This is because the parables that Jesus shared always shocked them. These simple, shocking stories stuck with people. They were hard to forget.
By David Treybig Of all the parables that Jesus spoke, the one featuring the prodigal son may be the most touching and best remembered.
The story is fairly brief. A father has two sons, and when the younger son comes of age, he asks for his share of the family inheritance.
Hungry and penniless, he comes to his senses. He decides to go back to his father and apologize for his foolish conduct. He hopes his father will accept him back as just one of his servants. And while we are all sinners, as was the prodigal son, it is heartwarming, comforting and, yes, almost incomprehensible that God the Father is willing to accept us back, given the mistakes we have made.
This overview of the parable is well-known, and we are deeply moved by this understanding. The background Considering the background of a biblical passage often helps us to better understand its meaning, and this is indeed the case with this parable of the prodigal son.
The setting for this parable is provided in Luke These Jewish religious leaders of the first century did not think it was appropriate for a godly person to interact in such ways with those who were ungodly. This accusation by the Pharisees and scribes set the stage for three parables the third being the one with the prodigal son in which Jesus taught these Jewish authorities and us today how God deals with sinners.
Sometimes important principles are repeated in the Bible for emphasis. Such was the case when Jesus three times implored Peter to feed His sheep John In response to the chiding from the Pharisees and scribes recorded in Luke The first parable was about a lost sheep Luke In this story, the shepherd had sheep.
When one became lost, he left the 99 to search for the errant sheep. After finding it and bringing it home, he rejoiced with his friends and neighbors. The point of the parable is that God desires to bring those who are lost sinners into a relationship with Him, and He rejoices when they repent.
The second parable is that of a woman losing one of 10 silver coins. The woman lights a lamp and sweeps her house as she carefully searches for the missing coin.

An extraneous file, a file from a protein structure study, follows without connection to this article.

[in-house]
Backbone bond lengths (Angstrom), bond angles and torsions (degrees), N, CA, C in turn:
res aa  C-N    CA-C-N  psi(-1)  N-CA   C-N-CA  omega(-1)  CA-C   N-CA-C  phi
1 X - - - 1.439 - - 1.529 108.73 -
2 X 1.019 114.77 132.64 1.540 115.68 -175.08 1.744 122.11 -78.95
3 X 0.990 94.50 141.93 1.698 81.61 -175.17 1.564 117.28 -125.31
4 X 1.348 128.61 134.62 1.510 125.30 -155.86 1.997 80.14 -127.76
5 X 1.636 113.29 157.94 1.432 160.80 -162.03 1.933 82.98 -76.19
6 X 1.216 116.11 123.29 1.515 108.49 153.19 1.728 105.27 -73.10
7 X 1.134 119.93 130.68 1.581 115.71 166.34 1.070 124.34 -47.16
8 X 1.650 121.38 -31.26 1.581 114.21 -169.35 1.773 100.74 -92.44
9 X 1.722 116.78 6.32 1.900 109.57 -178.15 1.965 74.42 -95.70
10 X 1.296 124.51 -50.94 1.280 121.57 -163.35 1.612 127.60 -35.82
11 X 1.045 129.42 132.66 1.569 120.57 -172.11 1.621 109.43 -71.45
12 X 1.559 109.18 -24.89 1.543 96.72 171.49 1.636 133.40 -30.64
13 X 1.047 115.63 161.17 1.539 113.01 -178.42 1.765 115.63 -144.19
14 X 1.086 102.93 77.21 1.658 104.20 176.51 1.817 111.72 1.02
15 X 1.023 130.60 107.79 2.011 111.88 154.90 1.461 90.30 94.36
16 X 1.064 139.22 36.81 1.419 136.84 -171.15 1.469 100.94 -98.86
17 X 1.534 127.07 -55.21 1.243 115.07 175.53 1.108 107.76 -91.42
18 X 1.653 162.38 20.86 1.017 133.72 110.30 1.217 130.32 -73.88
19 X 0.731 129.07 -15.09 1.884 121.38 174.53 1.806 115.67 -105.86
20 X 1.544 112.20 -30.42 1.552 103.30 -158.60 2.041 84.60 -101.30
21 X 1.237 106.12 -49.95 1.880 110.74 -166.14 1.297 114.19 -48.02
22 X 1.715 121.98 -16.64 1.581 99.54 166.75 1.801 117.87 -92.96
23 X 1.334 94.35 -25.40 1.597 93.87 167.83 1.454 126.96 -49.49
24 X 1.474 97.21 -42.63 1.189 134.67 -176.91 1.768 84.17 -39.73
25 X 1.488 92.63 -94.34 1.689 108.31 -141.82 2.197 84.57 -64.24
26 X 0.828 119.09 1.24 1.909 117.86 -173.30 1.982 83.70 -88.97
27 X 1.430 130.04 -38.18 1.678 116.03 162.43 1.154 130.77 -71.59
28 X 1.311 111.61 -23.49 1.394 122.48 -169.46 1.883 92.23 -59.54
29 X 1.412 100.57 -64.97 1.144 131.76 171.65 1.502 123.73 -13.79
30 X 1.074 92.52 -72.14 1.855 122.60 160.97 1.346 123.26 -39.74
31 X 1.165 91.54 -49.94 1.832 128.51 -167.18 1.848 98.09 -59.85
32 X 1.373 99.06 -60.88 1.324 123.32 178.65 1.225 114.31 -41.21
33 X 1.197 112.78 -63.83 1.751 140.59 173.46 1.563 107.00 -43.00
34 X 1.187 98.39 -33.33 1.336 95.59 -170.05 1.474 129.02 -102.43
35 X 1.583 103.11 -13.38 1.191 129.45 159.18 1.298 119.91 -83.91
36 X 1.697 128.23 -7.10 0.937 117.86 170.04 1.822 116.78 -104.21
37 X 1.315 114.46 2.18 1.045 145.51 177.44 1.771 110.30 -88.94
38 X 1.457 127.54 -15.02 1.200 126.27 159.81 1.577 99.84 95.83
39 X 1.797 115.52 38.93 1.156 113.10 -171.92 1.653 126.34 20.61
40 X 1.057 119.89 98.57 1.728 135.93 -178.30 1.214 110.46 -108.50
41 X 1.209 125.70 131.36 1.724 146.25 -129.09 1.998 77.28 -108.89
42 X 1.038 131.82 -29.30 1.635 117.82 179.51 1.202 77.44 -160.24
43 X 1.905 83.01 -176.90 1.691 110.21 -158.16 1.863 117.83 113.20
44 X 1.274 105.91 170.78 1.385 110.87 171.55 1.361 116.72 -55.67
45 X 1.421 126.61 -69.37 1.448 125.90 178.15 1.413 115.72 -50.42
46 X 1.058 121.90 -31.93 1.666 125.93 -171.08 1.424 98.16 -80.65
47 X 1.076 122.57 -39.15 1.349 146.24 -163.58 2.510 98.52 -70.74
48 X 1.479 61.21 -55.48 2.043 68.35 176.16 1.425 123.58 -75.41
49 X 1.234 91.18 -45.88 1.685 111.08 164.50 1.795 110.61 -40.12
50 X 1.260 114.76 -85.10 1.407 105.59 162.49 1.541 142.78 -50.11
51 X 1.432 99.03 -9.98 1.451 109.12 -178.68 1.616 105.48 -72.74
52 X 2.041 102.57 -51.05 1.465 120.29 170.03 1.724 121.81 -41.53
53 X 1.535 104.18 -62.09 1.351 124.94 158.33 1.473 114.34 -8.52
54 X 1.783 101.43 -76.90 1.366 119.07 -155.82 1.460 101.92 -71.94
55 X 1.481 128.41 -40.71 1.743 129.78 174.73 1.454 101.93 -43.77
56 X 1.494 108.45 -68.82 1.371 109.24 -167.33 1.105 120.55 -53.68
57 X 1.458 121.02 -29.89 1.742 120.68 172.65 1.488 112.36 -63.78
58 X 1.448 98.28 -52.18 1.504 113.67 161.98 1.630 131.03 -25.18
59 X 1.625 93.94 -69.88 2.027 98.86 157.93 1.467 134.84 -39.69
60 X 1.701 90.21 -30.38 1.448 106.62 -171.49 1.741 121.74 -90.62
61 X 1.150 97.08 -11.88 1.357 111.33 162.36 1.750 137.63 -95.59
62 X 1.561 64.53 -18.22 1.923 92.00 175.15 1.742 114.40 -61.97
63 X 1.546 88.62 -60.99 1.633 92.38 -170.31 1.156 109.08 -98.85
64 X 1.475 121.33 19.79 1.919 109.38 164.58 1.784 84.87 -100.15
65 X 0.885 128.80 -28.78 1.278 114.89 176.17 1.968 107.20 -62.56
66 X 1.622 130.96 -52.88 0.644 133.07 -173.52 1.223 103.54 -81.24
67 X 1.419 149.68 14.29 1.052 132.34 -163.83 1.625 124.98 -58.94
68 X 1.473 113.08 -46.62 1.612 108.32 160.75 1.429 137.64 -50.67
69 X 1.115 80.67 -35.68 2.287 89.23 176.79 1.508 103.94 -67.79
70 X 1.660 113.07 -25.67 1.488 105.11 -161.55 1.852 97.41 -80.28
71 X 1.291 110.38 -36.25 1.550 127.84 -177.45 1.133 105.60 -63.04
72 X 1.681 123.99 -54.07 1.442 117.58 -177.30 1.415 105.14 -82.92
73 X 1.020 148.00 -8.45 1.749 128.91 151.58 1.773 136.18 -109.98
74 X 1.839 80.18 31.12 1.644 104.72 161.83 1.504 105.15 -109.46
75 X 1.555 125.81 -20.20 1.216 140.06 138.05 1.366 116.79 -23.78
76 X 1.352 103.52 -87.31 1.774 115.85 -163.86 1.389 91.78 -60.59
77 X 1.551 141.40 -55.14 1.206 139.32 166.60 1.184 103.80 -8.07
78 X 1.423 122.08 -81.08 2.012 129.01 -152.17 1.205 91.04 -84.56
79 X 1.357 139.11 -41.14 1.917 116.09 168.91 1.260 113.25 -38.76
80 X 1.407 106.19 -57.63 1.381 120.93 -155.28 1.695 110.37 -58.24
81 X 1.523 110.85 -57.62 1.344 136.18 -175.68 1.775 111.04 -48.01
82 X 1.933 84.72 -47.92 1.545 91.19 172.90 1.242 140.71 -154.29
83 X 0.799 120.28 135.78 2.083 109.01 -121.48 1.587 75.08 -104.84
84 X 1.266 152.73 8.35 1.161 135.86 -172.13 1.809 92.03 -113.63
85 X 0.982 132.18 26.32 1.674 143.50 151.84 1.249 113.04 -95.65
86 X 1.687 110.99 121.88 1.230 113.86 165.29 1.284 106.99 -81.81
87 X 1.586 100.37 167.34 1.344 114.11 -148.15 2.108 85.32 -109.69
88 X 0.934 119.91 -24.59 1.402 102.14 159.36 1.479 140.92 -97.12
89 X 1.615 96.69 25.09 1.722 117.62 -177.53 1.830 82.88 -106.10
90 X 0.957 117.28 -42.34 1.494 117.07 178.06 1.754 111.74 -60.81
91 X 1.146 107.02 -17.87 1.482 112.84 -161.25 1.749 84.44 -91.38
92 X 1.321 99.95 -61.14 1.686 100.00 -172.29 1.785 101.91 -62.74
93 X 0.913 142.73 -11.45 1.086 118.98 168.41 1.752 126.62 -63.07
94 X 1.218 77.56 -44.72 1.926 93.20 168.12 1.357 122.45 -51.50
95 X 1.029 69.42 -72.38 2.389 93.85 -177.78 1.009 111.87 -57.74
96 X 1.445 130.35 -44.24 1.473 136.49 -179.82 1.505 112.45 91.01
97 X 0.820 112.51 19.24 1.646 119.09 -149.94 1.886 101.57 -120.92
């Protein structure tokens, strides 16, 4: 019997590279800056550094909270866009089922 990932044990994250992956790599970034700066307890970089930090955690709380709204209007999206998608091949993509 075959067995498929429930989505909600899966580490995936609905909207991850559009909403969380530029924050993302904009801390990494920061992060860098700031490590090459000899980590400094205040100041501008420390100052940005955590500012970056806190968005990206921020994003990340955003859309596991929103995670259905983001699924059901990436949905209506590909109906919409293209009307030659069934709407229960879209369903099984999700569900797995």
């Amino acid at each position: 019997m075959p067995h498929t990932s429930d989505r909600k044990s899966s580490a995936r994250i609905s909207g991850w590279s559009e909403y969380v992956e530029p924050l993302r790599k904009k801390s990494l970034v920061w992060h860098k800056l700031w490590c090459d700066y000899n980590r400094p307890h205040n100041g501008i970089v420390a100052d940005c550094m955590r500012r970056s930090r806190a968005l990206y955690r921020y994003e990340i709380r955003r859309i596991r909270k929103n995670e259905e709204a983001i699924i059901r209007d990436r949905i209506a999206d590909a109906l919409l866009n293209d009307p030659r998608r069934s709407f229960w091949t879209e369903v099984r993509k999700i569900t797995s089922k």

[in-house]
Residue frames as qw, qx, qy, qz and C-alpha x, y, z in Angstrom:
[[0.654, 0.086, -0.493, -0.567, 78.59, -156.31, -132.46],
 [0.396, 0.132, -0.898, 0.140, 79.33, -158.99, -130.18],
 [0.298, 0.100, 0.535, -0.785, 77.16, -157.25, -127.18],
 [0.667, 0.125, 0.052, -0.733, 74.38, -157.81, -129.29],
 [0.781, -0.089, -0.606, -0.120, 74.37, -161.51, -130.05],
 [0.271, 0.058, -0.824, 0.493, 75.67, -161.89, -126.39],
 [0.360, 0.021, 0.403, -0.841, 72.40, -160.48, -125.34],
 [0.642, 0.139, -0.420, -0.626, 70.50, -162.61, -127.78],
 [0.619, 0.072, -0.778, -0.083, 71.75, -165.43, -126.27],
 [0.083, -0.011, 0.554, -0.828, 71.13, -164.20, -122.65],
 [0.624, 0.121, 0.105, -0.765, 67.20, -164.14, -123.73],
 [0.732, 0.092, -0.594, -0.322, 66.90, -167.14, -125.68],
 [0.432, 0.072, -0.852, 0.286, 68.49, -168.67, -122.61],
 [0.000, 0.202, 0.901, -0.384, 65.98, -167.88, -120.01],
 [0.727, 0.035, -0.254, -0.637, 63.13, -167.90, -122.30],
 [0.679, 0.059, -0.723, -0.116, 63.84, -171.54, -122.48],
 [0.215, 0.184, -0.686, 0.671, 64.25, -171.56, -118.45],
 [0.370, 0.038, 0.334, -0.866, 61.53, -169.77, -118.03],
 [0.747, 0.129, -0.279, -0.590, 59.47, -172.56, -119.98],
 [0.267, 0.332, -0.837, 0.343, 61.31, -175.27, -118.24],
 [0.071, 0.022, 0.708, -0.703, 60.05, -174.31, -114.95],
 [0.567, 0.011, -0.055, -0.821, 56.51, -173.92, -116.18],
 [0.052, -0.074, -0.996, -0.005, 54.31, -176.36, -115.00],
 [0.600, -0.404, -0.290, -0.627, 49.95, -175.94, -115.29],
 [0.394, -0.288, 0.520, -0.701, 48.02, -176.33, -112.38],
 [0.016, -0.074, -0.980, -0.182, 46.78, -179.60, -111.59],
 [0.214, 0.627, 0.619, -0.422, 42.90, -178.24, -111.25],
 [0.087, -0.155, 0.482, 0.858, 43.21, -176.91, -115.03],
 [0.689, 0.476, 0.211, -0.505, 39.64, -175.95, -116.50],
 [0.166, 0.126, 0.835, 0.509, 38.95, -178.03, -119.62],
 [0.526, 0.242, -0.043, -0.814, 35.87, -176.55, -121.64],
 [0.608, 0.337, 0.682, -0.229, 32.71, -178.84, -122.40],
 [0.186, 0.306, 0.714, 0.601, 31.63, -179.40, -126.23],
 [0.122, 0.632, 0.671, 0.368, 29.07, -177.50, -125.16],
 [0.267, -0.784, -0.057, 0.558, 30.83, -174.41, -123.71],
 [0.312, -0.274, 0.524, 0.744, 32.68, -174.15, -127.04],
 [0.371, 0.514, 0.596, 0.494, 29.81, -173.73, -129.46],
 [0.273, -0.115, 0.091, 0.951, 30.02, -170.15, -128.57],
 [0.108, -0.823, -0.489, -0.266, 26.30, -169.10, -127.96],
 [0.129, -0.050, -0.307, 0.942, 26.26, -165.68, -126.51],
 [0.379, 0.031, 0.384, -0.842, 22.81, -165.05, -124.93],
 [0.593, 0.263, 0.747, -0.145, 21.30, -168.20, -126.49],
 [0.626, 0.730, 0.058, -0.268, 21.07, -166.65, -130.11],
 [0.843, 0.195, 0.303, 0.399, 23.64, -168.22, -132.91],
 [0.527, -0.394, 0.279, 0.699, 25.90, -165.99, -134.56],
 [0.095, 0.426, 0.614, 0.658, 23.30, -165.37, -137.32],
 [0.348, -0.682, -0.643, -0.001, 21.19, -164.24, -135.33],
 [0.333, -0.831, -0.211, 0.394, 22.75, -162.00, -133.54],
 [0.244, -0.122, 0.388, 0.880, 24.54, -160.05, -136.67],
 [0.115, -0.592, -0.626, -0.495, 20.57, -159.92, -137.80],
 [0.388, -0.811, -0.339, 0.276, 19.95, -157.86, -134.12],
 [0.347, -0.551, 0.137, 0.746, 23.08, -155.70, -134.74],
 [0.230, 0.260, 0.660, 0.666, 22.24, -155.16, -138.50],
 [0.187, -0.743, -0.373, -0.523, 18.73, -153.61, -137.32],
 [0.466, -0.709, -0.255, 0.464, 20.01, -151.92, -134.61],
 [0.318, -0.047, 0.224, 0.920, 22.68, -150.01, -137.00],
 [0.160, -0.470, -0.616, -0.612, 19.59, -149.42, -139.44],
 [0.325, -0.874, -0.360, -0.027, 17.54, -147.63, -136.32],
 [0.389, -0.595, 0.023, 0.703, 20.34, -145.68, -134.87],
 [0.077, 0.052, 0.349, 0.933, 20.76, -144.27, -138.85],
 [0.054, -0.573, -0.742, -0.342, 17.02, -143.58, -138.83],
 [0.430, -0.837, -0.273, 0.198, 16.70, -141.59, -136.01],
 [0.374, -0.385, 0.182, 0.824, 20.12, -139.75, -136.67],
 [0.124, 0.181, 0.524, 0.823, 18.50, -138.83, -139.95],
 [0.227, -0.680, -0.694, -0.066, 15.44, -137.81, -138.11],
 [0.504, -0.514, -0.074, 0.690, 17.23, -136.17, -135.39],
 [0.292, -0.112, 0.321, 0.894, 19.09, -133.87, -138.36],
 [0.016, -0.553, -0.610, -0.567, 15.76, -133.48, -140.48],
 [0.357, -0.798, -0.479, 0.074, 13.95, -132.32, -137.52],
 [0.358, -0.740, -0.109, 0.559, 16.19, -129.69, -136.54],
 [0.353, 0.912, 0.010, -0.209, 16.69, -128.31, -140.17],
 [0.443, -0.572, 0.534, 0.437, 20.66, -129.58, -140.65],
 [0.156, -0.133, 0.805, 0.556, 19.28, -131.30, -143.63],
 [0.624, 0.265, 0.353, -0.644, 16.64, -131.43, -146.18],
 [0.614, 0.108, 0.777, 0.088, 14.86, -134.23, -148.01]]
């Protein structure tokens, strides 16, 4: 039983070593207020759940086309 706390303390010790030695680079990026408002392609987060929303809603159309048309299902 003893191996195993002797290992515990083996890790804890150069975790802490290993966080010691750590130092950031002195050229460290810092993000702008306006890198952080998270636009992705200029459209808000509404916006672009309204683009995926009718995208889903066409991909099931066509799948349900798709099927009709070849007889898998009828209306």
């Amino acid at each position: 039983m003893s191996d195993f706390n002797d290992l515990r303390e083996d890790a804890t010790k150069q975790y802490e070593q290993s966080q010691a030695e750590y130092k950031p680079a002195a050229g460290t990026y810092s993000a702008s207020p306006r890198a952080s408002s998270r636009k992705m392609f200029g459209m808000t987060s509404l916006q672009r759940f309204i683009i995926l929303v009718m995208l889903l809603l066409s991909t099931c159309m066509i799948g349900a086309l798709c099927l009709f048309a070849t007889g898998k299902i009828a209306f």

After finding it, she also rejoices with her friends and neighbors Luke Some have wondered why such importance was placed upon the loss of a single coin.
Commentaries have suggested two possible reasons. First, the household may have been poor, and the coin, although not worth that much by itself, would under these circumstances still be very important to the family.
Second, the missing coin may have been part of a coin frontlet that symbolized a wedding vow—similar to what a wedding ring represents today. Similarities of the parables Note the common theme of all three parables. Whether it was a lost sheep, a lost coin or a lost son, there is rejoicing when that which was lost is recovered.
There is also an interesting progression in these parables from a numerical perspective and in value. All three of the parables in Luke 15 also answer the question raised by the Jewish authorities and typified by the older brother in the third parable—whether it was appropriate for Jesus to care about and even mingle with sinners.
The parables show that God does care about humans and rejoices when they are rescued from trouble. And so should we. And after speaking the parable of the lost coin, Jesus said: The rejoicing that God the Father and His spirit family, which includes the angels, desire to do is predicated upon repentance.
Continuing the theme of repentance, notice what the returning prodigal son said to his father: He often spoke of the need for us to repent. And on two occasions when people died of unexpected events, He noted: We humans have come up with names to help us identify and remember them.
But this parable could have been titled differently. We do indeed have a Heavenly Father who greatly desires for each of us to repent of our sins so we can be part of His eternal family.
The parable of the prodigal son is an amazing and wonderful story.Answer: The Parable of the Prodigal Son is found in Luke chapter 15, verses The main character in the parable, the forgiving father, whose character remains constant throughout the .
Here are a few ways to effectively teach about the parables to young people today: 1. Read the parable slowly with explanations, questions, and repetition.
I have spent multiple days analyzing and reflecting on Rembrandt’s classic rendition of The Return of the Prodigal Son with students. They rarely get that opportunity to reflect on. Would We Forgive the Prodigal Son?
by Peter Hawkins The parable of the prodigal son shows a forgiving father receiving his lost son back into the family. Acceptance, Forgiveness, and Hope: The Parable of the Prodigal Son Explained In the first century AD, Jesus told a parable to the Pharisees, who believed they were better than the common sinners of the world.
This has since come to be referred to as The Parable of the Prodigal Son.
In this. Start studying English Unit 2.
Learn vocabulary, terms, and more with flashcards, games, and other study tools. What does the text say about the Parable of the Prodigal Son.
A lost son comes home. What is the main idea from the Parable of the Prodigal Son and furthered his knowledge by traveling extensively through Europe.
Why was. “Ironically, it was the father's blessing that actually "financed" the prodigal son's trip away from the Father's face! and it was the son's new revelation of his poverty of heart that propelled him back into .